The presence of prostate cancer cells in the bone marrow (BM) of patients with clinically localized disease is associated with an increased chance of disease recurrence: however, not all patients develop recurrence. We therefore sought to determine the phenotype of individual micrometastatic cells as a potential method to better predict disease outcome. Immunostaining was performed on BM cells from 46 patients whose BM RNA fraction had been identified to contain prostate-specific antigen mRNA. The prevalence of micrometastatic cells among BM mononuclear cells was determined using an anticytokeratin antibody. Mib-1 antibody was used to determine the percentage of micrometastatic cells that were proliferating. Micrometastatic cells were found in 96% of patient samples, with a 30-fold variation in prevalence ranging from 0.1-3.26/105 BM cells. Prior androgen ablation was associated with a reduced prevalence of micrometastatic cells (P = 0.010). In 68% of patients, some micrometastatic cells were judged to be proliferating at proportions ranging from 1 of 11 (9%) to 4 of 4 (100%). Higher Gleason score of the primary tumor was associated with a higher proliferative proportion of micrometastatic cells (P = 0.038). We conclude that, in patients with clinically localized disease, there is wide variability in the prevalence of micrometastatic cells and the proportion which are proliferating. Long-term follow-up will determine whether the development of clinically obvious metastatic disease is related to higher prevalence of micrometastatic cells in the marrow or the proportion that are proliferating.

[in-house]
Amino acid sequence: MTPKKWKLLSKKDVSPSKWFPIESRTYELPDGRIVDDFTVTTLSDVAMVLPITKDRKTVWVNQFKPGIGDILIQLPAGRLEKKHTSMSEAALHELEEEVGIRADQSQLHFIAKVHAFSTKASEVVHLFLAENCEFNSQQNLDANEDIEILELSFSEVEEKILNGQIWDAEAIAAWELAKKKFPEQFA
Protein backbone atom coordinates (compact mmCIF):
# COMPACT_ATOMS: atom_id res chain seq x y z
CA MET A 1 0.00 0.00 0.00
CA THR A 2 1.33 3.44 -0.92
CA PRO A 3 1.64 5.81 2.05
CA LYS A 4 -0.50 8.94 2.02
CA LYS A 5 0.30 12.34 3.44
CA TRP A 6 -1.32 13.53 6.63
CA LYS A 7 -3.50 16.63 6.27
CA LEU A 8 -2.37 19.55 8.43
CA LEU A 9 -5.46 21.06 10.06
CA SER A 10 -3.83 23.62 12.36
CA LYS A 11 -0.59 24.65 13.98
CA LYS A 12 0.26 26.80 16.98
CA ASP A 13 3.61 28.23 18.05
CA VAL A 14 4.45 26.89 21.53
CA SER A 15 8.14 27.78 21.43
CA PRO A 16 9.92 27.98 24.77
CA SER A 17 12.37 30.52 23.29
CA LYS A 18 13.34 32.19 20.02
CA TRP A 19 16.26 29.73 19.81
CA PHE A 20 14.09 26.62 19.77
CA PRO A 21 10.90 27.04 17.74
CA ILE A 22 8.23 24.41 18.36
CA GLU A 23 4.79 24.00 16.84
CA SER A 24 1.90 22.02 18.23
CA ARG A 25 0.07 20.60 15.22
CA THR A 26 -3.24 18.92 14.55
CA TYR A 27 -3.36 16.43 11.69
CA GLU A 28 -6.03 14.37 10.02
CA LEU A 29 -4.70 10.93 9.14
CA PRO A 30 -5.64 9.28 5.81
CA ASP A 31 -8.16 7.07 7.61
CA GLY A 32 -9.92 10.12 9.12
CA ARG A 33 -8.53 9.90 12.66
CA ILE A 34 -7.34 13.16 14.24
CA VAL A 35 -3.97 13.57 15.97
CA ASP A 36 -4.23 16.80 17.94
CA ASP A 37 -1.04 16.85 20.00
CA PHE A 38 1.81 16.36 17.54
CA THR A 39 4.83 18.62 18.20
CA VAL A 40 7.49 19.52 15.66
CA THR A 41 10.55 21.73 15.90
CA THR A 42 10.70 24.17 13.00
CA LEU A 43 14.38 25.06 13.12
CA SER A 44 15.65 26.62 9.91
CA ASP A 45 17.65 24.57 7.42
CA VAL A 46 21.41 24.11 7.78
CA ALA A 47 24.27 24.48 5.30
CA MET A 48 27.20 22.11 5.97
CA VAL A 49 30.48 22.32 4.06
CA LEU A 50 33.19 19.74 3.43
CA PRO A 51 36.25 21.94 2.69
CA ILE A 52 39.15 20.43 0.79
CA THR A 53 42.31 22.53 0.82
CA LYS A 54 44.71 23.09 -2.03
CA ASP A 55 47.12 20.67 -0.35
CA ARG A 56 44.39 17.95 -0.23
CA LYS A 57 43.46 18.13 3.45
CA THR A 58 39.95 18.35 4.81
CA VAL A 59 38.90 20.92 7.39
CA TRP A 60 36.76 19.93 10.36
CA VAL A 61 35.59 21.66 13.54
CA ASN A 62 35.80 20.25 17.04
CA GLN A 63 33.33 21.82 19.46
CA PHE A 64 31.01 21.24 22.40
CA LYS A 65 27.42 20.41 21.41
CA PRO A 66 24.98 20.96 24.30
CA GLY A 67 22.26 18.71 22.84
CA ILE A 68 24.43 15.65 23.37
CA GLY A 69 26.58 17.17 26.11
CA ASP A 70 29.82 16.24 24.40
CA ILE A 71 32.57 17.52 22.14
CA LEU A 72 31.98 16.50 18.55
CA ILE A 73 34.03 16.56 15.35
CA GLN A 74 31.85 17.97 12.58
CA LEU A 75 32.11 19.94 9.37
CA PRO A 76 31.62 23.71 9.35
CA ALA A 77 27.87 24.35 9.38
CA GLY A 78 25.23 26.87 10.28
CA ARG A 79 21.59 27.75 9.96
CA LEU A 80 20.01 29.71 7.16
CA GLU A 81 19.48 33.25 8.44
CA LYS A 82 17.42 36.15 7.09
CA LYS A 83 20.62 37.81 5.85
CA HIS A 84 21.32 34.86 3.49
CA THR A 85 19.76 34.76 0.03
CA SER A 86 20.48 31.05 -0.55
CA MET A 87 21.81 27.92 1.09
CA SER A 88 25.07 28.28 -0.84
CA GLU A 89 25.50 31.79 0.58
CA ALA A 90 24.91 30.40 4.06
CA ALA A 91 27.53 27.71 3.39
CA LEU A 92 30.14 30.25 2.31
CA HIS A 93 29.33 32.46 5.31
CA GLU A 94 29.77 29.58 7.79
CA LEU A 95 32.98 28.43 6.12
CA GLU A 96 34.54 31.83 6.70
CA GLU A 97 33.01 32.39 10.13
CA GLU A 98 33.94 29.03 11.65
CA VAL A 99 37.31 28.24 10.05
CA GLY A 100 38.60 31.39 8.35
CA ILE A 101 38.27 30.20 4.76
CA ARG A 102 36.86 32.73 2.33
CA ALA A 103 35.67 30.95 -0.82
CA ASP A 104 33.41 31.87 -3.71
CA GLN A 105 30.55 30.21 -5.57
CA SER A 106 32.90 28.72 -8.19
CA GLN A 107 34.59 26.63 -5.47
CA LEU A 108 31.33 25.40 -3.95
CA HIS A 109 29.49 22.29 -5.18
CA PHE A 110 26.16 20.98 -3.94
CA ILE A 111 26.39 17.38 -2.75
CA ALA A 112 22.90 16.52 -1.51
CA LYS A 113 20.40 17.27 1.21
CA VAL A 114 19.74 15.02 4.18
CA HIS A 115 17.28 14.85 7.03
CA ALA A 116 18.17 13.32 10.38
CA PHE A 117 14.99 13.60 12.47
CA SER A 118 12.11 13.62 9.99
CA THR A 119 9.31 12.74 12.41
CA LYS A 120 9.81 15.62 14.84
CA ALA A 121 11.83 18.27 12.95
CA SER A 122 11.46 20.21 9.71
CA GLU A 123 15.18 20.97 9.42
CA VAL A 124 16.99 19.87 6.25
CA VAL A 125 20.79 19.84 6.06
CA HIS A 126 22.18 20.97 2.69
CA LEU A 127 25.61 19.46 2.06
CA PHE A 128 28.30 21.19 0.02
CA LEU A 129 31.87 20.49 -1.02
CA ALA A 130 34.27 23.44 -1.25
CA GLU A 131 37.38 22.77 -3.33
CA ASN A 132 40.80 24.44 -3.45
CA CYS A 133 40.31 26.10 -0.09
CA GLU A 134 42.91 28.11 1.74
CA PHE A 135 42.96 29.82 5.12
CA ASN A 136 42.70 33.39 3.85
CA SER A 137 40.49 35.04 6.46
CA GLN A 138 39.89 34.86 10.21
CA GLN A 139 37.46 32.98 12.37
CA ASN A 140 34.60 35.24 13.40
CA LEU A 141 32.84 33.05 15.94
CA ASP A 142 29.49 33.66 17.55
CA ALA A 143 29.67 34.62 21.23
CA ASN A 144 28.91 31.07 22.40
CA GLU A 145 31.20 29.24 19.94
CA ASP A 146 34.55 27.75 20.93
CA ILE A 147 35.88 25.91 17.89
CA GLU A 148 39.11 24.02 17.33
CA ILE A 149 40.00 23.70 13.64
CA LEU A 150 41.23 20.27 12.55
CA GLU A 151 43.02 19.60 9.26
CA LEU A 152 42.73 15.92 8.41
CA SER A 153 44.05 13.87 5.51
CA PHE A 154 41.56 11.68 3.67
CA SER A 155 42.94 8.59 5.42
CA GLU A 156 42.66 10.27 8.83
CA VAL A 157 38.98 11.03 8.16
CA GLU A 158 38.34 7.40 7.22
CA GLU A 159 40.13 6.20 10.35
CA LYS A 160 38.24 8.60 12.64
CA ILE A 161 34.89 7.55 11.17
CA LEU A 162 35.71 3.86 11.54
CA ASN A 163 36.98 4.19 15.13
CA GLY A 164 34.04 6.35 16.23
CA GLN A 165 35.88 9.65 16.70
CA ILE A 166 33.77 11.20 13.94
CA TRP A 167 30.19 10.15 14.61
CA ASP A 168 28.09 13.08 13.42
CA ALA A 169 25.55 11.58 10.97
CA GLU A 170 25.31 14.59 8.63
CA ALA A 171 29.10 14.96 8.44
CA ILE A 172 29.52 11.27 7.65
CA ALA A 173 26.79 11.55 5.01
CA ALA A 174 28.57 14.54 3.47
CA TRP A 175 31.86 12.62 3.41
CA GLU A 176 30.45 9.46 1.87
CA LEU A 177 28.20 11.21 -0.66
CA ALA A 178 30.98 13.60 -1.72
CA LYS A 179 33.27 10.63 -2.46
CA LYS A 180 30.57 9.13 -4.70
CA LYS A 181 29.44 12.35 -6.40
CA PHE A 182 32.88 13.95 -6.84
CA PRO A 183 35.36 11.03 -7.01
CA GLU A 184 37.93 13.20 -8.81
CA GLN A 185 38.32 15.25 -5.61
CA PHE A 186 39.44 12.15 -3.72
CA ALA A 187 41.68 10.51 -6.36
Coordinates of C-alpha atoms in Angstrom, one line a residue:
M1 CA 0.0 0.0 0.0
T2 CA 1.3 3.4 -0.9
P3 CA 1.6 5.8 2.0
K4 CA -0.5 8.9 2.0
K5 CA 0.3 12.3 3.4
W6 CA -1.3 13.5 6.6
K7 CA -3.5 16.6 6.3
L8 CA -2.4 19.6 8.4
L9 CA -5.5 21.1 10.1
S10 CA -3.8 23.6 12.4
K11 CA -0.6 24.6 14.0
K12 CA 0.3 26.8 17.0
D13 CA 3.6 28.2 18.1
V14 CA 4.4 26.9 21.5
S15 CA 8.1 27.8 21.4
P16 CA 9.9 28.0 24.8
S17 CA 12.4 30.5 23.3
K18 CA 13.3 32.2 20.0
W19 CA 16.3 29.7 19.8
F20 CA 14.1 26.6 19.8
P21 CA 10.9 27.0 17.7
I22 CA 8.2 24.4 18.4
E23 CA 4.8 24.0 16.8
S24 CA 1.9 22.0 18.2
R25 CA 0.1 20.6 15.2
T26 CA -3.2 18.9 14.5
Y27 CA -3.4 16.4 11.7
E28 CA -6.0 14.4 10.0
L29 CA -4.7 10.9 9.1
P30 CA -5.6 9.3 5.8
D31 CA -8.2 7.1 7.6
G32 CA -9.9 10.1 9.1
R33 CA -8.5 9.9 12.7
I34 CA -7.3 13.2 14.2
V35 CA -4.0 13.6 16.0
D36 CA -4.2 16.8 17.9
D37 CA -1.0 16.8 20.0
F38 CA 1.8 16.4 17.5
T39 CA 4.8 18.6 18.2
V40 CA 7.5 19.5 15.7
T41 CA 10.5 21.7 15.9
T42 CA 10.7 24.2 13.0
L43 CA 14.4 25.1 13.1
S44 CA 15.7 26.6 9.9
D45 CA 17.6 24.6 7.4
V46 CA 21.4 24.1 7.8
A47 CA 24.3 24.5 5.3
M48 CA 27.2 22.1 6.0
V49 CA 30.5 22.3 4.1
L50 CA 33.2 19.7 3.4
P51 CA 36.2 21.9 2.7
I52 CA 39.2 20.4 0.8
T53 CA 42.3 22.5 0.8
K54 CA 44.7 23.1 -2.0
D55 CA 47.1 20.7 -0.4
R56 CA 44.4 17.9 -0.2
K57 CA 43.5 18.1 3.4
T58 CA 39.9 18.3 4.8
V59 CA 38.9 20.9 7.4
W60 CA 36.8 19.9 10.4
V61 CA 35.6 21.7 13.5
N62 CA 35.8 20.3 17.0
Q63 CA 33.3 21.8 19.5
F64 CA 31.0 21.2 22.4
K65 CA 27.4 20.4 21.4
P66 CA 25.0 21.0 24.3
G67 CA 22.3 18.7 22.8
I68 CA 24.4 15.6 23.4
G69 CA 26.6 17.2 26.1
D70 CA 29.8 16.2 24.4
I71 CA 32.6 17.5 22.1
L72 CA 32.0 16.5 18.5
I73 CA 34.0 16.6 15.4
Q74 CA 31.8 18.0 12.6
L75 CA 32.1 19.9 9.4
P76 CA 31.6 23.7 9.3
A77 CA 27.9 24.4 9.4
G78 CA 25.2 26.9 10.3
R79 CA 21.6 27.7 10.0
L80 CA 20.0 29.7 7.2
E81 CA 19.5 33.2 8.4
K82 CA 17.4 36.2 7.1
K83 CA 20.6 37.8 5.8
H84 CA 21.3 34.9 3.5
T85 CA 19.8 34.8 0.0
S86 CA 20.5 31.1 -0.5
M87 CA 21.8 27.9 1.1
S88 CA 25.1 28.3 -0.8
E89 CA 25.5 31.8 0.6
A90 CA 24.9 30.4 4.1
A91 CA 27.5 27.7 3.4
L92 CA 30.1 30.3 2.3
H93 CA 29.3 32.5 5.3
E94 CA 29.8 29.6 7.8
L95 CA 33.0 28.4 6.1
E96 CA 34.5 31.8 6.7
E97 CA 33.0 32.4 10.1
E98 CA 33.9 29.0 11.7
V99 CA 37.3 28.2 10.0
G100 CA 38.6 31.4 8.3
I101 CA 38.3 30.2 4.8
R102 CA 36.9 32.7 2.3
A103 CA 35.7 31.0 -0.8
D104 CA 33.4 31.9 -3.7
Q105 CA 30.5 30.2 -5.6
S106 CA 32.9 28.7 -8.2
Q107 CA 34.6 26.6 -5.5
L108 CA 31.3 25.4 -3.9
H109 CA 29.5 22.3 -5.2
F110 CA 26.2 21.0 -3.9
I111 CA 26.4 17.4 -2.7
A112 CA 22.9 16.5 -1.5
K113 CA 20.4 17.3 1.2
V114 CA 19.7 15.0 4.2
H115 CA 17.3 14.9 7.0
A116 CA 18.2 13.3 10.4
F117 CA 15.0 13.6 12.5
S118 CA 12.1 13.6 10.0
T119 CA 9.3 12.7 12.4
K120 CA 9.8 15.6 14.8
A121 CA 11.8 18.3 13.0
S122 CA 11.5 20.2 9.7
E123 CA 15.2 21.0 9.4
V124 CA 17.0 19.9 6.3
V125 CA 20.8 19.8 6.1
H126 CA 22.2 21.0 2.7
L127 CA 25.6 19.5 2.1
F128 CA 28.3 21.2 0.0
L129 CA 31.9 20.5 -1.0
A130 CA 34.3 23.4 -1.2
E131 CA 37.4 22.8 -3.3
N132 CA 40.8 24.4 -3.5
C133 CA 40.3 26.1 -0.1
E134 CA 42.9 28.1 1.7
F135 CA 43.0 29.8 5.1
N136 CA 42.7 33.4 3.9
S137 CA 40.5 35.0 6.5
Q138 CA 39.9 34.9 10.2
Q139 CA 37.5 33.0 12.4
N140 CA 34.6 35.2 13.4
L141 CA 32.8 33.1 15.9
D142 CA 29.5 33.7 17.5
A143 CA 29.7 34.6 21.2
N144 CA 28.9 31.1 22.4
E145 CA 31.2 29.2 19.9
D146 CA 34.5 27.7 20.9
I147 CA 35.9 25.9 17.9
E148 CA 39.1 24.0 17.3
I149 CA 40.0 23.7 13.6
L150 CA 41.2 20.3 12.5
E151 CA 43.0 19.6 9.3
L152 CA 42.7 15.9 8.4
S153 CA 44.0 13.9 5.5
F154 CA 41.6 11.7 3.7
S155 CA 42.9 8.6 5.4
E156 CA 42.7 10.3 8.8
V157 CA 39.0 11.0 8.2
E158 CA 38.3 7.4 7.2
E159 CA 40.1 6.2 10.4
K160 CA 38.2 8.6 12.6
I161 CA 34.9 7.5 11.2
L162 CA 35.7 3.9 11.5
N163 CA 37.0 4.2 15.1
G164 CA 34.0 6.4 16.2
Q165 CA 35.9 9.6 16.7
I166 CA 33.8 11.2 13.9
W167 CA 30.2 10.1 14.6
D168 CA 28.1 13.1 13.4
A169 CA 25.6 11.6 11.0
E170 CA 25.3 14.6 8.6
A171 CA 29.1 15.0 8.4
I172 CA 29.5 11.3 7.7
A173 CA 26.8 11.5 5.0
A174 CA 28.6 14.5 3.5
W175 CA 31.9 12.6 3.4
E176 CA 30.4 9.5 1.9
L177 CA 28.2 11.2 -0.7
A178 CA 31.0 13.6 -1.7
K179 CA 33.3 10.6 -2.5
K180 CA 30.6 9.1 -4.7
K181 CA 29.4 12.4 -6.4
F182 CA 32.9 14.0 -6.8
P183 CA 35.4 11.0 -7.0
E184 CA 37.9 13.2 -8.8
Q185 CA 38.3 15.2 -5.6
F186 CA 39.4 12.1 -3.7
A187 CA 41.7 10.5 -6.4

|Original language||English (US)|
|Number of pages||5|
|Journal||Clinical Cancer Research|
|State||Published - Sep 1 1999|
ASJC Scopus subject areas
- Cancer Research